The limitations in terms of card size and speed were certainly not surprising, but I do think this information should have been a little more prominent. Anyway, with the battery charging, the memory card loaded and initialised (the FS100's term for formatted) and the operational basics revised, it was off to bed early in preparation for the early start.
5:45am was the scheduled meeting time at the launch site. 5.32am was the time I rolled over in bed to check how much longer I had before I had to get up. 6 seconds later was the time I realised my alarm hadn't gone off. 2 seconds after that I remembered that I hadn't turned it on again after the previous flight was cancelled. By 5.33am both my children and Emily were up and out of bed. By 5.36am we were all in the car ready to go. 11 seconds later I was back in the house picking up the camcorder. 14 seconds after that I was back in the car and we were pulling out of the drive on the way to the launch site. A 4 year old boy, a 7 year old girl and an image conscious female in her mid twenties all up and out of the house within 4 minutes. Astounding.
If you're not a milkman, or a postman, or a paper boy, or a parent, or any other profession that requires you to be up and about at silly o'clock in the morning, you may not realise what a beautiful place the world is at 5.45 on a summers morning. It's quiet, still and incredibly tranquil. Then the pilot fires the burner, the roar sends wildlife scattering everywhere and 16 people scramble to get into something resembling a giant picnic hamper. I'd volunteered to assist with the inflation of the balloon, which essentially meant holding on to a long rope for dear life. So small and compact is the Canon camcorder that I was even able to film some footage with one hand whilst assisting with the other. Yes, I can multi-task. As a result, I was one of the last on board, so took up my position in the corner of the basket, removed the FS100 from my jacket pocket, secured the straps and prepared for lift off.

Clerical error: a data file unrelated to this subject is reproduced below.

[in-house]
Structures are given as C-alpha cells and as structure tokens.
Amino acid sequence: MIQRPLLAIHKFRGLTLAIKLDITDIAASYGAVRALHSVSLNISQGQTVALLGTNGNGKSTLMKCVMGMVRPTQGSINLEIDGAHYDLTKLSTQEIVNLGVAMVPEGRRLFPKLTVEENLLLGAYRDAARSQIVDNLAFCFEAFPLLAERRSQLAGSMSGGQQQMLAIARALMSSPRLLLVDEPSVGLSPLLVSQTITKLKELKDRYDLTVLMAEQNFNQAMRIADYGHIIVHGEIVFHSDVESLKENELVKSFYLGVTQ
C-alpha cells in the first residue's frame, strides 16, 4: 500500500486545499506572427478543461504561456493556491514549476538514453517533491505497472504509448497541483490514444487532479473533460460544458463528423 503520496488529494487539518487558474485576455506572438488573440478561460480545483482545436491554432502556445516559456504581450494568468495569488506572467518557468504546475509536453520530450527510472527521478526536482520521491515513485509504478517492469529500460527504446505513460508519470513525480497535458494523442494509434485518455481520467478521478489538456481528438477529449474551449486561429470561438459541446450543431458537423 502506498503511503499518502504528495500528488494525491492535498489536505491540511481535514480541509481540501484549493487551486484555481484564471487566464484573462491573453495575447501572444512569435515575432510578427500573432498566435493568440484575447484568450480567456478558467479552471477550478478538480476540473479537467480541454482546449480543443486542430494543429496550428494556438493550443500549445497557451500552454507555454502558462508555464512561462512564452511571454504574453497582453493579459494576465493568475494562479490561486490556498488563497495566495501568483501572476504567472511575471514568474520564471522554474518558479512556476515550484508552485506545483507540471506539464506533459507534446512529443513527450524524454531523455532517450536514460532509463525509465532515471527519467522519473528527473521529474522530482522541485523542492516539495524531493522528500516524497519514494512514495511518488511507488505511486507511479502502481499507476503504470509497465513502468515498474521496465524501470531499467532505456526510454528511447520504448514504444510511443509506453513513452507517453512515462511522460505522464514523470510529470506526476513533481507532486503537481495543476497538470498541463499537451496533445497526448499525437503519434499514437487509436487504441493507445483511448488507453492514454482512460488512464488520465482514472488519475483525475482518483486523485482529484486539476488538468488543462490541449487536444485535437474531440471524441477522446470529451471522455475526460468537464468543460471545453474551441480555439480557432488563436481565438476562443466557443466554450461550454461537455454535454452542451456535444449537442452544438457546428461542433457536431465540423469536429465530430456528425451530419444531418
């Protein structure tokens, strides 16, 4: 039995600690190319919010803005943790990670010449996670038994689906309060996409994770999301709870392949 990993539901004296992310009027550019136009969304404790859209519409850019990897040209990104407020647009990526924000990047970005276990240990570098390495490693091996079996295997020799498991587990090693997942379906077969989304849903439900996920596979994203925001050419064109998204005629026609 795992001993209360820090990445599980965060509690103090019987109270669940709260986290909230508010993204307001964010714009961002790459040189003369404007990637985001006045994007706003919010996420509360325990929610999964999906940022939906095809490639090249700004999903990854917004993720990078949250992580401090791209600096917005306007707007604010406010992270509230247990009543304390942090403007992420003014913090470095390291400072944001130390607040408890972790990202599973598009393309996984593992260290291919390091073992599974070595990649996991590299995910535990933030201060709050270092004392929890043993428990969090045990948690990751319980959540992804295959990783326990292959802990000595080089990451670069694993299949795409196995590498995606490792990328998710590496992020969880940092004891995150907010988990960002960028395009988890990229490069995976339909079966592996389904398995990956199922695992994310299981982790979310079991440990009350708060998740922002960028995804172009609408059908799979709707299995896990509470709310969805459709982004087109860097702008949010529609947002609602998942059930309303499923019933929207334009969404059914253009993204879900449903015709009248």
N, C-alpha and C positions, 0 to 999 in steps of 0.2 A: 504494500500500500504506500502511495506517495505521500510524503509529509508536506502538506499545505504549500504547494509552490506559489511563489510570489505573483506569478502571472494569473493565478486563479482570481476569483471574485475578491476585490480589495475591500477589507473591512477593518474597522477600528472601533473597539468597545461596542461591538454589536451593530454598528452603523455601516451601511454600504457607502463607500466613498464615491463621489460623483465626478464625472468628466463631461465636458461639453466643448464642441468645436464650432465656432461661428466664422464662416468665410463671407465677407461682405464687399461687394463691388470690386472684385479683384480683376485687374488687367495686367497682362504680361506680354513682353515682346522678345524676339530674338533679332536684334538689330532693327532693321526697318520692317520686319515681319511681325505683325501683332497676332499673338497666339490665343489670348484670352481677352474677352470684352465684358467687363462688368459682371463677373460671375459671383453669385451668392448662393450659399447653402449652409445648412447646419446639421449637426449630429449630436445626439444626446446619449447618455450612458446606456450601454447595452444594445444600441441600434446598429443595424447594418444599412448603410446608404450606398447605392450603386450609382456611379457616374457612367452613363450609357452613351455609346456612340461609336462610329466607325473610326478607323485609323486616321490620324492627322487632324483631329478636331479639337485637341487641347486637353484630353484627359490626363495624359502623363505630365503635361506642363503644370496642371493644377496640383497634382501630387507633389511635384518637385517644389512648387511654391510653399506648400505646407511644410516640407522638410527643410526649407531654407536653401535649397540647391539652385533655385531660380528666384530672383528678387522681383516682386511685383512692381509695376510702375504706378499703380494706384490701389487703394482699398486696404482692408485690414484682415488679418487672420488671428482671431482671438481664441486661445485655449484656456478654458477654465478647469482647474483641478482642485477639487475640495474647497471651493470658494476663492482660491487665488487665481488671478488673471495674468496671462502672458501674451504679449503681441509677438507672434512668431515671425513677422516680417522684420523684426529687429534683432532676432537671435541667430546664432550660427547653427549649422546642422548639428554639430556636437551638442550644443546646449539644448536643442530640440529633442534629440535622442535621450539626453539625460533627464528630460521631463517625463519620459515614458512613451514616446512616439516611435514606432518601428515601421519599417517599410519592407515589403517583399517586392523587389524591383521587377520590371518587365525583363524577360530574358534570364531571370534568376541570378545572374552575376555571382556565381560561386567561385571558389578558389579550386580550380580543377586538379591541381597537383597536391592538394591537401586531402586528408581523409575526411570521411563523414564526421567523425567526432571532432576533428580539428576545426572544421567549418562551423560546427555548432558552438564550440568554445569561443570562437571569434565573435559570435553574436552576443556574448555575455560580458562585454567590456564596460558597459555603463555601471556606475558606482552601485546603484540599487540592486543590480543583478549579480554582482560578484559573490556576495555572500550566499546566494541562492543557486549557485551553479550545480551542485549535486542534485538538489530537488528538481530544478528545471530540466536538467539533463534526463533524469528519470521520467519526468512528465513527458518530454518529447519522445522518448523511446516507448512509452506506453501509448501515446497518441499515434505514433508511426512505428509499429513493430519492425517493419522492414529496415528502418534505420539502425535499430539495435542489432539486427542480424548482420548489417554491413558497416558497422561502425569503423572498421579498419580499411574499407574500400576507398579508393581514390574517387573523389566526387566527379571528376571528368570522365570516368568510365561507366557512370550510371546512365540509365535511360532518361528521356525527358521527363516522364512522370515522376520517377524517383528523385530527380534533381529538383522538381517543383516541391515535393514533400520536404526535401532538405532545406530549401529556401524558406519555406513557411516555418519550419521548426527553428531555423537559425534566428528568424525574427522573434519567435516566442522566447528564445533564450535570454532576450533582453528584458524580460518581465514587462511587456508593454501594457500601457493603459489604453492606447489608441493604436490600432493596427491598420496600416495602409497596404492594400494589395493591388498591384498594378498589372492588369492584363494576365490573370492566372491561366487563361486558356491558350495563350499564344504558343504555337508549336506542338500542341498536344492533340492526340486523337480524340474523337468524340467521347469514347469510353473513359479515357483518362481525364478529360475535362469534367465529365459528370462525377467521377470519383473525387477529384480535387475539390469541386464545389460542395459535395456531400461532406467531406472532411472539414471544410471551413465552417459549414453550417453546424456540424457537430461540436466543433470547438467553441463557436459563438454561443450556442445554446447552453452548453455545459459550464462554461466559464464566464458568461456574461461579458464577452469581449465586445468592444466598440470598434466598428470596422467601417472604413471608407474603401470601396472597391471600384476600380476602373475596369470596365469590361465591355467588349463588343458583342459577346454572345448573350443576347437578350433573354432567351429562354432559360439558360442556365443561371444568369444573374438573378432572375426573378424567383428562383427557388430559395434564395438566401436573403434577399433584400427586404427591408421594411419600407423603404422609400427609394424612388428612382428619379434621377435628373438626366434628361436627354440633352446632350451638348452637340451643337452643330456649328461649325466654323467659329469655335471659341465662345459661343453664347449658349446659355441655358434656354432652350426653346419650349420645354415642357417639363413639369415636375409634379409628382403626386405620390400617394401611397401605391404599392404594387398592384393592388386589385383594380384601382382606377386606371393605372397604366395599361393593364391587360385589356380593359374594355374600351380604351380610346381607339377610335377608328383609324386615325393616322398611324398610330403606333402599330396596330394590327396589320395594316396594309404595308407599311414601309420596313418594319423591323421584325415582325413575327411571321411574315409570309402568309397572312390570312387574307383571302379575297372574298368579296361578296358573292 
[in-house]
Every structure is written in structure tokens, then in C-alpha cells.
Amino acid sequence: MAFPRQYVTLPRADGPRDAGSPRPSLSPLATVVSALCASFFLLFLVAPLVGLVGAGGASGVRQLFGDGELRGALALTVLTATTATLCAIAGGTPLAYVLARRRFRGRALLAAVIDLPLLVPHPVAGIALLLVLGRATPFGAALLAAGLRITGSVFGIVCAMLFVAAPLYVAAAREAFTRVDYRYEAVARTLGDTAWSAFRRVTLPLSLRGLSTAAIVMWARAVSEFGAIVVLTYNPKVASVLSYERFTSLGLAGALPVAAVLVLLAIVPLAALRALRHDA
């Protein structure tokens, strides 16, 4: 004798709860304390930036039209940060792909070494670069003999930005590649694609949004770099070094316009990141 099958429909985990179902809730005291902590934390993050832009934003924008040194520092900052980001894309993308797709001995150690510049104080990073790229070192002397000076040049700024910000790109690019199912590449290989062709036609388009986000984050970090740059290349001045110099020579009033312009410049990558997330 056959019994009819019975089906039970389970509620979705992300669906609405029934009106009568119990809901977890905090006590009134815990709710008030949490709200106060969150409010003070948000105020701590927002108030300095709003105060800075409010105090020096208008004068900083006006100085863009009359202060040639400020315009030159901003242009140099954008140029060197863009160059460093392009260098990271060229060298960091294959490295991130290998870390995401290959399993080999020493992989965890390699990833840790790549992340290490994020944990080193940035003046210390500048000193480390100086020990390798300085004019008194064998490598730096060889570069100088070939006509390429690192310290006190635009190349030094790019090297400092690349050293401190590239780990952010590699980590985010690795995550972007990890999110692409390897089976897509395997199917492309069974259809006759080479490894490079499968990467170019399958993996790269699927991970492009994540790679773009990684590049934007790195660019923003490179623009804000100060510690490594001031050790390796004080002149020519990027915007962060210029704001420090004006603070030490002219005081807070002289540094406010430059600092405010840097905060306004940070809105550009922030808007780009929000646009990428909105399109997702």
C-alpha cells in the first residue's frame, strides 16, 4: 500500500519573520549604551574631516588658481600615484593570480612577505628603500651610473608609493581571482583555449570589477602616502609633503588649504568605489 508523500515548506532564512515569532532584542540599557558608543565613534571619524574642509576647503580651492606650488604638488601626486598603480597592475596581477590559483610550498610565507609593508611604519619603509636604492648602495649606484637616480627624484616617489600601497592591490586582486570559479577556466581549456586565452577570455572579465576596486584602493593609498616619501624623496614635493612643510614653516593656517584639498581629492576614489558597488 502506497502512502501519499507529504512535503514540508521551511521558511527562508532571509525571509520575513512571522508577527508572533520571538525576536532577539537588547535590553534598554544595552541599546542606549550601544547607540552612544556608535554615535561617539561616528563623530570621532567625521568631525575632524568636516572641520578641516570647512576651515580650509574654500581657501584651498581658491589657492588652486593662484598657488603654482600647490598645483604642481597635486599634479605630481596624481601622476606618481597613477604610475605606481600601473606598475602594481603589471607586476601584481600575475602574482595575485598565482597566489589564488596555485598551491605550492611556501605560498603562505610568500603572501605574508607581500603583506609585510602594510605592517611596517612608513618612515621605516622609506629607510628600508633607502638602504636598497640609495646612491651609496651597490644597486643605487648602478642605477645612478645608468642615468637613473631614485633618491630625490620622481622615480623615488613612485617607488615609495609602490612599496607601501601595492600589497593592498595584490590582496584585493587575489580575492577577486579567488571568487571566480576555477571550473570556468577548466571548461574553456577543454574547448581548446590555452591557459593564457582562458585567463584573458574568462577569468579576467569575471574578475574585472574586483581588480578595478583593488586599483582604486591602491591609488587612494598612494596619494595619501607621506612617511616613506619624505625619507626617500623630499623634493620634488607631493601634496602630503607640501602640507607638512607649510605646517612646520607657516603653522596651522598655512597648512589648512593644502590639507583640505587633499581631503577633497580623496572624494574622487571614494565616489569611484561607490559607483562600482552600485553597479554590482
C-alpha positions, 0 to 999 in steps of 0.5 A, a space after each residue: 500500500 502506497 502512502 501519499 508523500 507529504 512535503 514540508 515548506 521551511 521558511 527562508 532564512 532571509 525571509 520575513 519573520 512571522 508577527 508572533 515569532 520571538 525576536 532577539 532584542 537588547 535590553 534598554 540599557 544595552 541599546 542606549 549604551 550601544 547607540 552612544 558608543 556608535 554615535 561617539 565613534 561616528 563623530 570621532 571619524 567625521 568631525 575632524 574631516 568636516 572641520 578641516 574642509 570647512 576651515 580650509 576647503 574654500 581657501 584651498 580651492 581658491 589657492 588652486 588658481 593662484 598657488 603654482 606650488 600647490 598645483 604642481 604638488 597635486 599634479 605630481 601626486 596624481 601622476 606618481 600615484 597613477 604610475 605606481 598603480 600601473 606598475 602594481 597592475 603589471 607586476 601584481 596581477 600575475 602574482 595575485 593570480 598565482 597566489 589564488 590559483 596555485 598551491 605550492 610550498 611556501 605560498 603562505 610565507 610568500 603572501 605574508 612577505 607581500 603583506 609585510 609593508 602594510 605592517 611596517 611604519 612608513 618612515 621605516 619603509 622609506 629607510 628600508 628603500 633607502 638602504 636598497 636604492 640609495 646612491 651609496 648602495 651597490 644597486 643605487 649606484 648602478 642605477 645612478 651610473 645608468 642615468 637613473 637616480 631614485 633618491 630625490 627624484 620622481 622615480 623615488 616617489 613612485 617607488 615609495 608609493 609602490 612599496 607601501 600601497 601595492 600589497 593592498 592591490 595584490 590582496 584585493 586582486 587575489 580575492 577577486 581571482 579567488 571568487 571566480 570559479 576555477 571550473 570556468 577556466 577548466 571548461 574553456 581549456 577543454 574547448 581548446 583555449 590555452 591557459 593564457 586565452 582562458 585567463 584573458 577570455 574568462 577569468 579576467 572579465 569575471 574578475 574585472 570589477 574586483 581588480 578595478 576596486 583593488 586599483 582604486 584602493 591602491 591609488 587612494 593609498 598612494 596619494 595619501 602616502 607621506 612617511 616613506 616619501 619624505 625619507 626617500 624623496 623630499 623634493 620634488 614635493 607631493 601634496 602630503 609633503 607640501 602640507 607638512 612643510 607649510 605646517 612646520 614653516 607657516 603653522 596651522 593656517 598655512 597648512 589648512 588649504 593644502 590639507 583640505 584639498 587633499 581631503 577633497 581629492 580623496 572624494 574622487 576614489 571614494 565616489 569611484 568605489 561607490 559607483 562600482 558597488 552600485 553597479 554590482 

The Canon FS100 was the first camcorder I have ever used that did not have a regular viewfinder, relying instead on the flip out screen to view and compose the scenes. Occasionally this was difficult due to the low, bright sun causing glare on the screen, but as nearly all compact cameras are used in the same way, it's very easy to get used to and the FS100 does allow you to increase the brightness of the screen to help compensate. As we drifted up, up and away, I started to have a play with the various tools on board the camcorder.
In the video record setting there are essentially 2 different modes; Easy mode and Flexible Recording mode and you can switch between these modes with a simple button on the side of the camcorder. Put simply, the Easy mode means the camcorder does all the thinking for you. All you have to do is point, press the stop/start button and zoom in and out. The Flexible Recording mode allows you to change the camcorder settings to your preference. You can access all the menu functions and options, including a wealth of scene settings. These include Portrait, Sports, Night, Snow, Beach, Sunset, Spotlight and Fireworks, but as there was no In a Hot Air Balloon setting, I chose the basic Program AE mode, whereby the camcorder works out the exposure based on the available light, but I would still be able to change some of the other settings. There is also a Shutter Priority mode, where the user chooses the shutter speed and the camcorder selects the appropriate aperture. This was more than I wanted to get into on a balloon flight so ignored this setting altogether.